Re: Vectors and indexing in VMD

From: Chang Sun (sun.changing_at_gmail.com)
Date: Tue Jan 23 2018 - 10:35:35 CST

Hi Chun Heung Wong,

The issues you mentioned have nothing to do with VMD or NAMD. They are due
to the syntax of Tcl language.

In Tcl, if you put variables in a curly bracket, they are treated as
strings rather than variables. A solution to your first problem is
set move_vec [list $a $b $c]
then puts $move_vec gives the result you want
BTW, the command "list $a $b $c" within the bracket will execute first and
output {0 1 2}, which is further used by the set command

In Tcl, the supported way to slice a list is to use the "lindex" command. A
solution to your second problem is
lindex $vec 0

You can find more information here:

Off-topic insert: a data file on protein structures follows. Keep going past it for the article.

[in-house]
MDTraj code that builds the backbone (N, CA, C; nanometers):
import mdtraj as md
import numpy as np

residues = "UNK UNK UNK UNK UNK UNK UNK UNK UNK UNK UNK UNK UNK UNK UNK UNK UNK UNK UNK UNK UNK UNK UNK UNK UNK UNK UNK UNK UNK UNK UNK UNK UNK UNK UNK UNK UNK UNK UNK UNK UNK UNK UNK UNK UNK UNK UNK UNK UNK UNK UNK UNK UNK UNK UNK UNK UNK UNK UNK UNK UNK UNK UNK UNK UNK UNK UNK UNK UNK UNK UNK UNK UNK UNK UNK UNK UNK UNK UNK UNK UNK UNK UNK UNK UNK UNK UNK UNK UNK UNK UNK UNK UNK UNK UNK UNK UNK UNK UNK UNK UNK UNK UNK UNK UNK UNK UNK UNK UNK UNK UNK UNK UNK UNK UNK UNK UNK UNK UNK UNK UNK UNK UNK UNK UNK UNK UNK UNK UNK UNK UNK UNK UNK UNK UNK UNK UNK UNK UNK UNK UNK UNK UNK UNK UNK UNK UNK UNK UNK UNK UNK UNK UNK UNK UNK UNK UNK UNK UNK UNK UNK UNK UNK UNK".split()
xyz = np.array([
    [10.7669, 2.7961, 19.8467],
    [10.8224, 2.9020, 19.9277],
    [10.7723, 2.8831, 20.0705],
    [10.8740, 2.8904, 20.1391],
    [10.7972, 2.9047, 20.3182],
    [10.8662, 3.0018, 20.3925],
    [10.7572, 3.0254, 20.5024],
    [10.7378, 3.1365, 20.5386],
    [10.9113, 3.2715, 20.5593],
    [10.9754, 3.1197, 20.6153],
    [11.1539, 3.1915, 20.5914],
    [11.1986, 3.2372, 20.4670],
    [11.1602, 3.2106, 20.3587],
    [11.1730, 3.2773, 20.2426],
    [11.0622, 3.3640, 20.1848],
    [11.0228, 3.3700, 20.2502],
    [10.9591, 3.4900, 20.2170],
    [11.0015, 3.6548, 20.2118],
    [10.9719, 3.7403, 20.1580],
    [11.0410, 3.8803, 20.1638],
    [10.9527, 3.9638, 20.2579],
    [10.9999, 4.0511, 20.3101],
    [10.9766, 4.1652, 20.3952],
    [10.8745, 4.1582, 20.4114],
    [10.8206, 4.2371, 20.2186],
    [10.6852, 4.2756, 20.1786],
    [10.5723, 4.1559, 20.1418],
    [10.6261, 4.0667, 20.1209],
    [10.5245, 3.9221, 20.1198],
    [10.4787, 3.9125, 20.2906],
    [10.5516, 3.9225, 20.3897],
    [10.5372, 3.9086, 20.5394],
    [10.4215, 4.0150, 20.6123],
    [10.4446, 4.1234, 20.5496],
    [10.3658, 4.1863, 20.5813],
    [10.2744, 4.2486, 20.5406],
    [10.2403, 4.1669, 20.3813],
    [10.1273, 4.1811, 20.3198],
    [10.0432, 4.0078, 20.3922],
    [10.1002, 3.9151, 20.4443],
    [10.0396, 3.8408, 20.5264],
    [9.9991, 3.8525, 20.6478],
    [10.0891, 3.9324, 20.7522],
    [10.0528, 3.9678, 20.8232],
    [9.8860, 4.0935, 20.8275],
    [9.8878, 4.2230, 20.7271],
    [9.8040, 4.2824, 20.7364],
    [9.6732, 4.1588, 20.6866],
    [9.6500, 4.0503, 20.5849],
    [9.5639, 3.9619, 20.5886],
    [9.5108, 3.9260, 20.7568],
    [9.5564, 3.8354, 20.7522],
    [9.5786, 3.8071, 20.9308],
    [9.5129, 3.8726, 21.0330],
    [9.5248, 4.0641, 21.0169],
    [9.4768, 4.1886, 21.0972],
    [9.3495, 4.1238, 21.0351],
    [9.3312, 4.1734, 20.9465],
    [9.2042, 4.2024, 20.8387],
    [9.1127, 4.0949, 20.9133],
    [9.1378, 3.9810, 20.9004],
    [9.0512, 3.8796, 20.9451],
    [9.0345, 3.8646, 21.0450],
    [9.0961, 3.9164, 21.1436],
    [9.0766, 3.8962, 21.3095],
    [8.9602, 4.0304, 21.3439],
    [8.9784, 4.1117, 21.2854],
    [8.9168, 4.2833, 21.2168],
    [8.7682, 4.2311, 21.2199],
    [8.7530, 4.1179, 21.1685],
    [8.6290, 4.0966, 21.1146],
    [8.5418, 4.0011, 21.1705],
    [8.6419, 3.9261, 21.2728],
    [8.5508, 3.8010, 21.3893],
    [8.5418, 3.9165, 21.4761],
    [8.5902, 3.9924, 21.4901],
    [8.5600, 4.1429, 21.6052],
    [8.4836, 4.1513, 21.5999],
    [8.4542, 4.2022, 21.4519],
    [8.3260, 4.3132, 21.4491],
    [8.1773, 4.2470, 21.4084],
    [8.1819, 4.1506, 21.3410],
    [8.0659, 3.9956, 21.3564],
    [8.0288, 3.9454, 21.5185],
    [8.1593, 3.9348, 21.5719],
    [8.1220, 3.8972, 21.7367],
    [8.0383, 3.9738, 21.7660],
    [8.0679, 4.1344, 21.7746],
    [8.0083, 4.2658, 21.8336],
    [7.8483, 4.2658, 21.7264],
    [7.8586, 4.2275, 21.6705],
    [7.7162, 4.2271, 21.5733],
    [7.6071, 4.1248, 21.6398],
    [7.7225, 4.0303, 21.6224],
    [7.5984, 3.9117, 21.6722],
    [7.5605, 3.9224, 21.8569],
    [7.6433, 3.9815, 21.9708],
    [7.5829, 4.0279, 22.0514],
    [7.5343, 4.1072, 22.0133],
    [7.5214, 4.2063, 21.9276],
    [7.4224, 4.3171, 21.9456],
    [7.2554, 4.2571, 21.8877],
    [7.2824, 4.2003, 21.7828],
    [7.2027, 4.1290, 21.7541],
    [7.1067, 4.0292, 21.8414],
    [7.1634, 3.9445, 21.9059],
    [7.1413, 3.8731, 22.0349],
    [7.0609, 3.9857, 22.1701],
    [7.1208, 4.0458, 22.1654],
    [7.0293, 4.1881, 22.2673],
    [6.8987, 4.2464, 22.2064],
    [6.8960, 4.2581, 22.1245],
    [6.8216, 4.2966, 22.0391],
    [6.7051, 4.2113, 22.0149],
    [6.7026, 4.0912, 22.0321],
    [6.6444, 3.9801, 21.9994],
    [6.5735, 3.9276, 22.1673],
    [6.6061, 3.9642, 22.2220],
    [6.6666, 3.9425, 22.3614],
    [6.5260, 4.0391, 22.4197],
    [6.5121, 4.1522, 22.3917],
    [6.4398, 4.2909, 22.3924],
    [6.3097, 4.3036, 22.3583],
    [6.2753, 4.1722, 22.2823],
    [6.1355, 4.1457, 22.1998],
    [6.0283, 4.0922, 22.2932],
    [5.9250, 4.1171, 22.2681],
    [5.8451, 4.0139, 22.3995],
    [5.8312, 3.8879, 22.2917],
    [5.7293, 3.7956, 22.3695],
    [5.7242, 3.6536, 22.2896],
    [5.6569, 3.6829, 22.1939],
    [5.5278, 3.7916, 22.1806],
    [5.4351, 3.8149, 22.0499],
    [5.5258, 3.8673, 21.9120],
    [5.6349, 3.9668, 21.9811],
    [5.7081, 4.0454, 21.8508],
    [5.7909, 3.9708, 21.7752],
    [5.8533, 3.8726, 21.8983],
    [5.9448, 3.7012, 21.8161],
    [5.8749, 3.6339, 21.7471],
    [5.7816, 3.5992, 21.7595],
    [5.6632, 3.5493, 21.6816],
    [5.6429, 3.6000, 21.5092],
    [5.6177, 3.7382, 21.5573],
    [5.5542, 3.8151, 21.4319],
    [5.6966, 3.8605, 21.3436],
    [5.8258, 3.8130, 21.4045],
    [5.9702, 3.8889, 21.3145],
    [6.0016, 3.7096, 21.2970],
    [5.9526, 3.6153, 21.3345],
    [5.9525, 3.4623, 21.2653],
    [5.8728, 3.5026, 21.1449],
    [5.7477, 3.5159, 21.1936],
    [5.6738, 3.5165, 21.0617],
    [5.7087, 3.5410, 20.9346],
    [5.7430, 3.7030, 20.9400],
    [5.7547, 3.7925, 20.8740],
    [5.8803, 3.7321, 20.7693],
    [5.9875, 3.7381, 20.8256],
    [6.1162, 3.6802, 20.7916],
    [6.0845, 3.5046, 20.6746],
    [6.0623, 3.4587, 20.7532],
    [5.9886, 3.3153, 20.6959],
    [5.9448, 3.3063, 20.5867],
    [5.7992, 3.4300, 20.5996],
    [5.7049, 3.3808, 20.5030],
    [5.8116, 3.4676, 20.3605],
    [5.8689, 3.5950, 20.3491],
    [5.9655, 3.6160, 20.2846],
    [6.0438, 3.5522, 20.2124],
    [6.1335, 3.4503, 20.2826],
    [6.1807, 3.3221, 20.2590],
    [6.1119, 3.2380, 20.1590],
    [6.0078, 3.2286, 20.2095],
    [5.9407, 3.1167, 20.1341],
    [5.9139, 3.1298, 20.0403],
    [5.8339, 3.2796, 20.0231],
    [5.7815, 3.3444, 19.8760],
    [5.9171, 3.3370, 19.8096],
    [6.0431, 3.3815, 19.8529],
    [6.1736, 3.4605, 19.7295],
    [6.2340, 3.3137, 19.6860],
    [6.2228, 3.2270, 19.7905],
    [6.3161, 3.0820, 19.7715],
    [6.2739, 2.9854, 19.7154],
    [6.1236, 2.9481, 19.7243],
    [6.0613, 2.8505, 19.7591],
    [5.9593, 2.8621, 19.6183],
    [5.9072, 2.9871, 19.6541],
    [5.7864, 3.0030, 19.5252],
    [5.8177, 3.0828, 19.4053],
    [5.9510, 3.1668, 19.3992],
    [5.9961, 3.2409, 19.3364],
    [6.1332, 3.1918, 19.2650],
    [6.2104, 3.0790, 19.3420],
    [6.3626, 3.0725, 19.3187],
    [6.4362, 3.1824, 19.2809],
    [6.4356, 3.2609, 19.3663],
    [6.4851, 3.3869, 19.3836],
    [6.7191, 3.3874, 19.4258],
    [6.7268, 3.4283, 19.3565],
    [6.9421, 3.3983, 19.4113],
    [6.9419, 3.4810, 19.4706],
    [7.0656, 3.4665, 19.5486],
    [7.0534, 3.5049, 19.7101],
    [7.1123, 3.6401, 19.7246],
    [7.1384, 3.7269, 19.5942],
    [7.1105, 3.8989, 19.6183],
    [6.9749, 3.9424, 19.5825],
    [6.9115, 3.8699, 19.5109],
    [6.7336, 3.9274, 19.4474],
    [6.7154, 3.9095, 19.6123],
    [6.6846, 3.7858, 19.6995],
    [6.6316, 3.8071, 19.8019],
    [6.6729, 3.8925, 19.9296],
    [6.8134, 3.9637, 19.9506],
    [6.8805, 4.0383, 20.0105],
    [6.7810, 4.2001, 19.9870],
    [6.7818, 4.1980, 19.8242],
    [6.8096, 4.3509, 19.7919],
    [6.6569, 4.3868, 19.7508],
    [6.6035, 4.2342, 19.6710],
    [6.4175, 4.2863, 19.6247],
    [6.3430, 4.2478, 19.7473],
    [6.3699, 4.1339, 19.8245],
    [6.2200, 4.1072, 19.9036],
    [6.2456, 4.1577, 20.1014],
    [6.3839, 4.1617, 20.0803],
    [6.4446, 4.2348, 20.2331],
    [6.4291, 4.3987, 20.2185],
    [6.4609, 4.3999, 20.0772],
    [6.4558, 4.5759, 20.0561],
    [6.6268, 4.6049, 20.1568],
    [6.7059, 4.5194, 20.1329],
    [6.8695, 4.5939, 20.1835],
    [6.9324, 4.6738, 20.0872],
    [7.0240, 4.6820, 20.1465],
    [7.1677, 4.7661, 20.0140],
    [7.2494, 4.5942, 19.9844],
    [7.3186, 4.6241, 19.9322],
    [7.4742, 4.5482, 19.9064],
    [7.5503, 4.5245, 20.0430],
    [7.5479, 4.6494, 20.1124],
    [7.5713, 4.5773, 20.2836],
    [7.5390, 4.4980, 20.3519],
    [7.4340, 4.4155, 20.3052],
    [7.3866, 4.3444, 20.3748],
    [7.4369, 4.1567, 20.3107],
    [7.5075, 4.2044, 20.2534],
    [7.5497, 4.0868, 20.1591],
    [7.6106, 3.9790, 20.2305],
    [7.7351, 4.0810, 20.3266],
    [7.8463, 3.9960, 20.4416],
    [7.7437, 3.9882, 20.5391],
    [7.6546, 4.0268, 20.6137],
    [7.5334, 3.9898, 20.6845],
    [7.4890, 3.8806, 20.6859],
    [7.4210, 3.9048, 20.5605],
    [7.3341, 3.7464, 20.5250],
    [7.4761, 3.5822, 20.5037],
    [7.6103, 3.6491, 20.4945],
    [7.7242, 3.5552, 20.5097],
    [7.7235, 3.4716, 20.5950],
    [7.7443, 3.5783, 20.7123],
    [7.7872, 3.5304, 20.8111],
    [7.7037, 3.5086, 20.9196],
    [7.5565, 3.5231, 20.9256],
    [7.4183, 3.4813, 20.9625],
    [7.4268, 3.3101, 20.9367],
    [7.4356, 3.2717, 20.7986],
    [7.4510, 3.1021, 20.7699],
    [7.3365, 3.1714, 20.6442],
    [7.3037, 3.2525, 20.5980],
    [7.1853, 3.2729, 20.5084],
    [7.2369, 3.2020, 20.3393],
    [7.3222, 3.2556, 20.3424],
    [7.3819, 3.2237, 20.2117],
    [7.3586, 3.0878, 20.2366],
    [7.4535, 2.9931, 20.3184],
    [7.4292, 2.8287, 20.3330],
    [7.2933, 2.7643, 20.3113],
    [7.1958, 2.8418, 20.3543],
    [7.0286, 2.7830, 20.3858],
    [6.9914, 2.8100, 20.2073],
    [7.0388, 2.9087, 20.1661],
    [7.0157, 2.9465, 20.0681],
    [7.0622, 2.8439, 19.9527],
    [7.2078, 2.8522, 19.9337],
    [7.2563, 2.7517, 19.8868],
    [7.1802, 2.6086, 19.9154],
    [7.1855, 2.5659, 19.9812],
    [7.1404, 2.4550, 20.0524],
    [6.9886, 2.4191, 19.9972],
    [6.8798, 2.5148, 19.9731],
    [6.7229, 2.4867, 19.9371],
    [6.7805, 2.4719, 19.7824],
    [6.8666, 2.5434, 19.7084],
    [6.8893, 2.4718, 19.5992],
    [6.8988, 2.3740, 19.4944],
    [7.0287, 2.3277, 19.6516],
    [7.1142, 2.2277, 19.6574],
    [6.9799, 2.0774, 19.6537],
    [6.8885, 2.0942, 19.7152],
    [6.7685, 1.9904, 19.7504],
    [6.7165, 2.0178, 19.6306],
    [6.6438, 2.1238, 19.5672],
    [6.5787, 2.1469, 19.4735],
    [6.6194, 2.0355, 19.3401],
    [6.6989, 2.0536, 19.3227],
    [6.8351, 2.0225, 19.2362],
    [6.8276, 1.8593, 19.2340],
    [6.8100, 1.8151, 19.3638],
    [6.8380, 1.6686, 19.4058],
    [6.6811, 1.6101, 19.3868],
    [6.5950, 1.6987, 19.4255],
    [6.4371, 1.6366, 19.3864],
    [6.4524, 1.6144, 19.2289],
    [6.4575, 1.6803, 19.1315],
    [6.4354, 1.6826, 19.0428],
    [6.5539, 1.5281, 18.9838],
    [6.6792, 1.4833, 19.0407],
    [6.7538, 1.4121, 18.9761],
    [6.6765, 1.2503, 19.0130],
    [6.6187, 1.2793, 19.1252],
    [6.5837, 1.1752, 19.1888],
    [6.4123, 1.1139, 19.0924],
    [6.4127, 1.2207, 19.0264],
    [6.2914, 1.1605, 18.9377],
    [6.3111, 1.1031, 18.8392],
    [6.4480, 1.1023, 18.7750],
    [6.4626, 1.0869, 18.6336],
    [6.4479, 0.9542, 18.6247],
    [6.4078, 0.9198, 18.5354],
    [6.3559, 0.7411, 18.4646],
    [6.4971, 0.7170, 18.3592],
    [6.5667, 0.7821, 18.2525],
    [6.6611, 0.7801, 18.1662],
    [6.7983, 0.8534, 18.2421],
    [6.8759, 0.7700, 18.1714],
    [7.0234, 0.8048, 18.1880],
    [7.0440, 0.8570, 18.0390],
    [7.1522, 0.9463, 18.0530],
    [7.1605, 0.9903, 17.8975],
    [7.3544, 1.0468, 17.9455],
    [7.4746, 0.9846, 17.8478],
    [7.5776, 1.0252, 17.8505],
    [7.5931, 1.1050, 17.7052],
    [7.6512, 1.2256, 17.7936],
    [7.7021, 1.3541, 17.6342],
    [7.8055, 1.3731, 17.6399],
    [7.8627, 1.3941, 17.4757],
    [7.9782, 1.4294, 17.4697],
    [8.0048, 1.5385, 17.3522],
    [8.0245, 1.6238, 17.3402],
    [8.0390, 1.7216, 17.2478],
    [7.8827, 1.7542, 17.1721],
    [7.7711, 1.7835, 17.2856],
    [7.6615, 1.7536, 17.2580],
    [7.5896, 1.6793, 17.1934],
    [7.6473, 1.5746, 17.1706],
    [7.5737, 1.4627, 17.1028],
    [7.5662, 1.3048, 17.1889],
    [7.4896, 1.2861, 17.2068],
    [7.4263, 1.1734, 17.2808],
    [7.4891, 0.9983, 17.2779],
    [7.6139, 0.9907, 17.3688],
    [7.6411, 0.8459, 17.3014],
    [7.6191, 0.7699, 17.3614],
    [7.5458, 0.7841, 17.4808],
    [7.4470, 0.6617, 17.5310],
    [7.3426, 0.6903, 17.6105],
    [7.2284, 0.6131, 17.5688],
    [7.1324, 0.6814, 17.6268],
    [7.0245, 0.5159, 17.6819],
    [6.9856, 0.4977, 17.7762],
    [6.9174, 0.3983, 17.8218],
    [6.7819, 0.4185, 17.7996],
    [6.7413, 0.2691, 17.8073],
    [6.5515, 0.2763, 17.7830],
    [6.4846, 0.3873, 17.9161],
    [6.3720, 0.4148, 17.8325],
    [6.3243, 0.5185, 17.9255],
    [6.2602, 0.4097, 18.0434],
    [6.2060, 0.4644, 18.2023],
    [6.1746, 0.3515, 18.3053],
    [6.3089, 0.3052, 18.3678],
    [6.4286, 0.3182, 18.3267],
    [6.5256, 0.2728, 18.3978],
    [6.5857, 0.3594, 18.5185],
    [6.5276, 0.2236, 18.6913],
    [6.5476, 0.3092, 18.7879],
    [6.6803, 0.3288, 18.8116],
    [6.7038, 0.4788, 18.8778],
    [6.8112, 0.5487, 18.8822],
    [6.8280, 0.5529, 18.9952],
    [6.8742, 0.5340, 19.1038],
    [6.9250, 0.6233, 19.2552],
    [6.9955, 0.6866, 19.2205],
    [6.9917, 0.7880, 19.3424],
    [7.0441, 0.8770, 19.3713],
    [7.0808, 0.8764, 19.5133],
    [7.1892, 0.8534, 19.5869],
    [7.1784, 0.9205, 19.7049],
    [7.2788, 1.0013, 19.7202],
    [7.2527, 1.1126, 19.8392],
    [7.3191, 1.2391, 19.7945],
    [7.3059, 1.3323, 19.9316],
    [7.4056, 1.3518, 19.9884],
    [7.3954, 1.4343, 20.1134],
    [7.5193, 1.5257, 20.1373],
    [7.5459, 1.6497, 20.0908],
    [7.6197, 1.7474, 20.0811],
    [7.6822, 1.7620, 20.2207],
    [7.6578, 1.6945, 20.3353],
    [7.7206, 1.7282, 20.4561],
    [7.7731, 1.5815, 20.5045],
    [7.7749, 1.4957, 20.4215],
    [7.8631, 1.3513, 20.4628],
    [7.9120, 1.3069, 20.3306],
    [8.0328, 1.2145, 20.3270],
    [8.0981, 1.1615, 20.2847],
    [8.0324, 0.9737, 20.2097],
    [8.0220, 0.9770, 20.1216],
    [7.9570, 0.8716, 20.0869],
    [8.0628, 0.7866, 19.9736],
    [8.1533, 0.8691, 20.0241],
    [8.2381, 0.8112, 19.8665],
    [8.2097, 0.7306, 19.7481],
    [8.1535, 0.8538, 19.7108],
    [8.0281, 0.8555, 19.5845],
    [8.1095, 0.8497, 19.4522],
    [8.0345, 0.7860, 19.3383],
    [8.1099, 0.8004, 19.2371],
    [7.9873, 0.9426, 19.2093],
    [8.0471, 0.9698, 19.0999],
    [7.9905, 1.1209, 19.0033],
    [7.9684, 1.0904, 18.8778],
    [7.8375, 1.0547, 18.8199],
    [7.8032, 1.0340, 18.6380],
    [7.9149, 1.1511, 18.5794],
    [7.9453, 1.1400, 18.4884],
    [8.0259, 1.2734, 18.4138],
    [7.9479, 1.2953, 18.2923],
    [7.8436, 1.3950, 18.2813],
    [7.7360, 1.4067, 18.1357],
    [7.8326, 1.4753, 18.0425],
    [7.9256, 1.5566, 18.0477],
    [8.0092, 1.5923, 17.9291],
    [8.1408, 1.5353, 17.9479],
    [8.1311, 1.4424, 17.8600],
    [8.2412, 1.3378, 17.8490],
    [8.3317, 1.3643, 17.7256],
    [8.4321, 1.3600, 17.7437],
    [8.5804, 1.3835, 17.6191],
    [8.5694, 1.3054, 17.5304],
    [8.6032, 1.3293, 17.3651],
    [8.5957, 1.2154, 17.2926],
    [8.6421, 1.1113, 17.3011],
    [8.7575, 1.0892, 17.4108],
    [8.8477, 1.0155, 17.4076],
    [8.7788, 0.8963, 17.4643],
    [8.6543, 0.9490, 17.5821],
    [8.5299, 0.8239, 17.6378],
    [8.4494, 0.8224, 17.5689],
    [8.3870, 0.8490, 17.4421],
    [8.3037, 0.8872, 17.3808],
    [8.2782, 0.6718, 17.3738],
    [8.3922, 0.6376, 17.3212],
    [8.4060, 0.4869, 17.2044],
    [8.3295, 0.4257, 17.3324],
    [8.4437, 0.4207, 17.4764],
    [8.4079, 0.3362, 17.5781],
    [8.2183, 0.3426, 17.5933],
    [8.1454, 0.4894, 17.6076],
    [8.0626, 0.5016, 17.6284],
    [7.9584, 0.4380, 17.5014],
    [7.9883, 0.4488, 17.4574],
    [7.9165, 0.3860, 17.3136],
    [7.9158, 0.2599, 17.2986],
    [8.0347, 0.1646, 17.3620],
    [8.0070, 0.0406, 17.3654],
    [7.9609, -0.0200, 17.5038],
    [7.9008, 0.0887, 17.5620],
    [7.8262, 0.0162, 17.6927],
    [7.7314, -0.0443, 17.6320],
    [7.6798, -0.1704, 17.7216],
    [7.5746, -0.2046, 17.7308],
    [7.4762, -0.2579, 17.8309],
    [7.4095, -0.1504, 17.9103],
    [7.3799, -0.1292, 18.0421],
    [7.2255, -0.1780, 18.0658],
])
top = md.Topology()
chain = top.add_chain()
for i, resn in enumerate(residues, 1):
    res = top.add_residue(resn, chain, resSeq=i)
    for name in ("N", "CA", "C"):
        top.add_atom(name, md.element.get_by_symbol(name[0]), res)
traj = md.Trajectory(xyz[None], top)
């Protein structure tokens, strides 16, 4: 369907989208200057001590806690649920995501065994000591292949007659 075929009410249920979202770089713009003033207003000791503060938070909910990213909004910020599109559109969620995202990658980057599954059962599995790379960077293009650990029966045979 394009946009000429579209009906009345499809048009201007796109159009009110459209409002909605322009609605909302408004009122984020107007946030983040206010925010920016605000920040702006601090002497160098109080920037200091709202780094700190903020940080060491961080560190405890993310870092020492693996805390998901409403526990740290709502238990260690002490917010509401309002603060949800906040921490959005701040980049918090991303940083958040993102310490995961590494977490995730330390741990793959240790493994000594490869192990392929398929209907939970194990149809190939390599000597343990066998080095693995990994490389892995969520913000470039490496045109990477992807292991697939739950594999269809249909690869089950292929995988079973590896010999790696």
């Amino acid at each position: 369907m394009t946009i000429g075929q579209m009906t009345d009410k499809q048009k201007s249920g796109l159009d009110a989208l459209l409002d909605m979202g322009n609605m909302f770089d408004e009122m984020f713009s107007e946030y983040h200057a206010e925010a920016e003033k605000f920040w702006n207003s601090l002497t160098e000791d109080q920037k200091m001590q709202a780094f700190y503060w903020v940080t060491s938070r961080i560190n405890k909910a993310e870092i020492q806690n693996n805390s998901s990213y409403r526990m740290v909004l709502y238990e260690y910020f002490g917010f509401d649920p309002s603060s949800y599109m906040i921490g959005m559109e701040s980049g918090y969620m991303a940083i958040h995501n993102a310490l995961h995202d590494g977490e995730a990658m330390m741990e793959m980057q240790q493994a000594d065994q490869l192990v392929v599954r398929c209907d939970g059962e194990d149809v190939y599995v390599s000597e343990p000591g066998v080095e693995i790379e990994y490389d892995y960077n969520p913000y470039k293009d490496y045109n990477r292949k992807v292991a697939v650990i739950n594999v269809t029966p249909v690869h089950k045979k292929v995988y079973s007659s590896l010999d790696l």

http://www.cse.scitech.ac.uk/ccg/software/chemshell/manual/tclbasics.html

Cheers,
Chang

On Tue, Jan 23, 2018 at 6:16 AM, Chun Heung Wong <w.chunheung_at_gmail.com>
wrote:

> Dear all,
>
> I am trying to make my first MD simulation in NAMD, by adapting the
> Nanopore-tutorial files on the website. To accurately set up my problem, I
> need to shift some atoms around along a specific vector. The vector
> components were calculated in previous code, lets say (a, b, c).
>
> I have 2 difficulties:
> # Example vector components
> set a 0
> set b 1
> set c 2
>
> #Creating vector from previous variables
> set mov_vec {$a, $b, $c}
> puts $mov_vec
>
> it returns: $a, $b, $c
> instead of 0, 1, 2
>
> Furthermore, for a given vector "set vec {0,1,2}", I cannot access vector
> components with e.g. vec(1), vec[1], vec{1} etc.
>
> I tried looking up the syntax, but I believe it is not documented. I fixed
> my specific problem by just hard-coding the right coordinates in, but is
> there any way to assign vectors using previously declared variables and to
> access vector components?
>
> Yours sincerely,
>
>
> Chun Heung Wong
>

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